As Commissioner in charge of Maritime Affairs and Fisheries, I fully support the petitions recently initiated by the Expédition MED, Change.org and Polygnosi concerning the continuous contamination of the Mediterranean Sea from plastic particles.
I understand the scale of the problem as well as the outrage of citizens at dirty beaches, at plastic bags found in deepwater Mediterranean canyons, at plastic particles ingested by marine mammals.
Preserving the Mediterranean Sea is not only a matter of environmental sustainability. It is also a matter of considerable economic and social implications.
The problem is really complex. It requires a combination of measures and a close cooperation at many levels (regional, national, European, international).
Last November, a Workshop took place in Brussels with the title “Marine Litter: Plastic Soup and More”. The workshop, organised by the Environment Commissioner Janez Potočnik, was attended by around 90 representatives from Member States governments, institutes, stakeholders such as the plastic industry and NGO’s. The European Commission will also play an active role in the upcoming 5th International Marine Debris conference in March 2011.
The European Commission has a strategy. It is based on:
- Setting limits on the levels of plastics allowed in the seas. The Marine Framework Strategy Directive mandates the monitoring of levels of contamination in European seas. “Good environmental status” can only be attained when levels of contaminants do not cause harm to coastal and marine environments;
- Identification of toxic chemicals through the REACH Regulation which obliges manufacturers and importers to gather information on the properties of their chemical substances to register their toxicity in a central database;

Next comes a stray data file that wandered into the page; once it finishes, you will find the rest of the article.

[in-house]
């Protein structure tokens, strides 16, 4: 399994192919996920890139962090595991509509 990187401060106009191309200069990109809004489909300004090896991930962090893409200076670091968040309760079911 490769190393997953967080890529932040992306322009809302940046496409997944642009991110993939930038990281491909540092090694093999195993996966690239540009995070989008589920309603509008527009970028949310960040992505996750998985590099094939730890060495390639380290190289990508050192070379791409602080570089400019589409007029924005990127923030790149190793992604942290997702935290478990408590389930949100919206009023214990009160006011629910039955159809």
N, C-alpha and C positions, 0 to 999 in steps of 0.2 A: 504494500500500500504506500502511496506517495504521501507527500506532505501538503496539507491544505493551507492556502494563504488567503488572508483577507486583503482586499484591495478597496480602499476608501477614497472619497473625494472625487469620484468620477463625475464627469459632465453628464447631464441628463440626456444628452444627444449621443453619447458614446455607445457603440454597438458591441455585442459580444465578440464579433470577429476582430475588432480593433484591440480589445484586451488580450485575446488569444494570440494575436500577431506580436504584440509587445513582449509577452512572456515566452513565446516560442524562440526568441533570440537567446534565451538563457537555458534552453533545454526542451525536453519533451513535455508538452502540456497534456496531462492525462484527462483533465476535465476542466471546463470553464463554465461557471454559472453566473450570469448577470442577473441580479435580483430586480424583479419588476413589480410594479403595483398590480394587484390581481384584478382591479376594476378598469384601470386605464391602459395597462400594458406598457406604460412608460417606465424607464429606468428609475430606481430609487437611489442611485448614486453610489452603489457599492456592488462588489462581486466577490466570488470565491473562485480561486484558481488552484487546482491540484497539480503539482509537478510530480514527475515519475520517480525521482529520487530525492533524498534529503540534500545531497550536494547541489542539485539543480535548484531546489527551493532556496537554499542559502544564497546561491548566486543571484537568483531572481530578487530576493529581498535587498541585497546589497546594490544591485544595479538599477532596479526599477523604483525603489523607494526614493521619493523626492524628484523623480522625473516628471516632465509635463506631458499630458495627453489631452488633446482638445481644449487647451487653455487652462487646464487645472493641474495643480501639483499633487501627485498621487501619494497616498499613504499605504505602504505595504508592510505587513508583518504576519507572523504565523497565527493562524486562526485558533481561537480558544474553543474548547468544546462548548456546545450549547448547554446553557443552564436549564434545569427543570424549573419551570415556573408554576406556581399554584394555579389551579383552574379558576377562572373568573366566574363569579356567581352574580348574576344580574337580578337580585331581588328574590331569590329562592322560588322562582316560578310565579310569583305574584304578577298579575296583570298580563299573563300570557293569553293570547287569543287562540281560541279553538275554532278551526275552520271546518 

- Further research to understand the scale of the problem and to find solutions to minimise it. A call for proposals was recently launched that aims to put industrial, scientific and environmental bodies together to address societal problems such as these (Mobilisation and Mutual Learning Action Plans on Societal Challenges call – it closes January 2011). We understand that a consortium including European Plastics Converters is preparing a bid;
As far as my area of policy responsibility is concerned, I am committed to making the best use of the tools available in the Integrated Maritime Policy. As a priority, I will support the development of a better monitoring infrastructure so that Member States can collaborate to observe the marine environment. This is described in the “Marine Knowledge 2020″ Communication which I proposed for adoption last September. I will also explore how the Integrated Maritime Surveillance facility and the development of a common information sharing environment for the EU maritime domain can contribute to monitoring marine pollution.
Our European Fisheries Fund gives financial assistance to small scale fishers participating in the collection of litter and lost fishing gears. In France this practice is already in place in the context of the “contrats bleus“. I am very interested in the dissemination of this type of measures whereby, for example, fishermen collect plastic garbage during spawning seasons, during which they are not allowed to fish.
We need more than just legislation. We need better enforcement, but most importantly we need motivation of all those concerned by the protection of the Mediterranean Sea, from industry to the simple citizens. It is important to realize that actions can be local, where the commitment of local governments and their citizens is greater.
I am committed to work with all the concerned citizens to bring about the necessary change, to see current existing legislation be applied more efficiently. We have to investigate the efficacy of recent national initiatives, such as the ban of plastic bags that started in Italy in the beginning of the year. If this measure is to make the difference, we should explore the possibility of generalising it. We have to work together with the industry and the maritime sector, as it is in their common interest to eliminate plastic litter from our seas.
In the coming weeks, together with my colleagues in the European Commission who are responsible for related policy fields, I will work towards an integrated action plan to address the problem of marine plastic litter in a cross-cutting approach.
It is not known whether the problem of plastic marine litter is improving or worsening. However the attention devoted to the issue by environmental groups and citizens is significant. And I would like to thank them for being vocal towards stakeholders and decision-makers. Now, we owe them a concrete reply.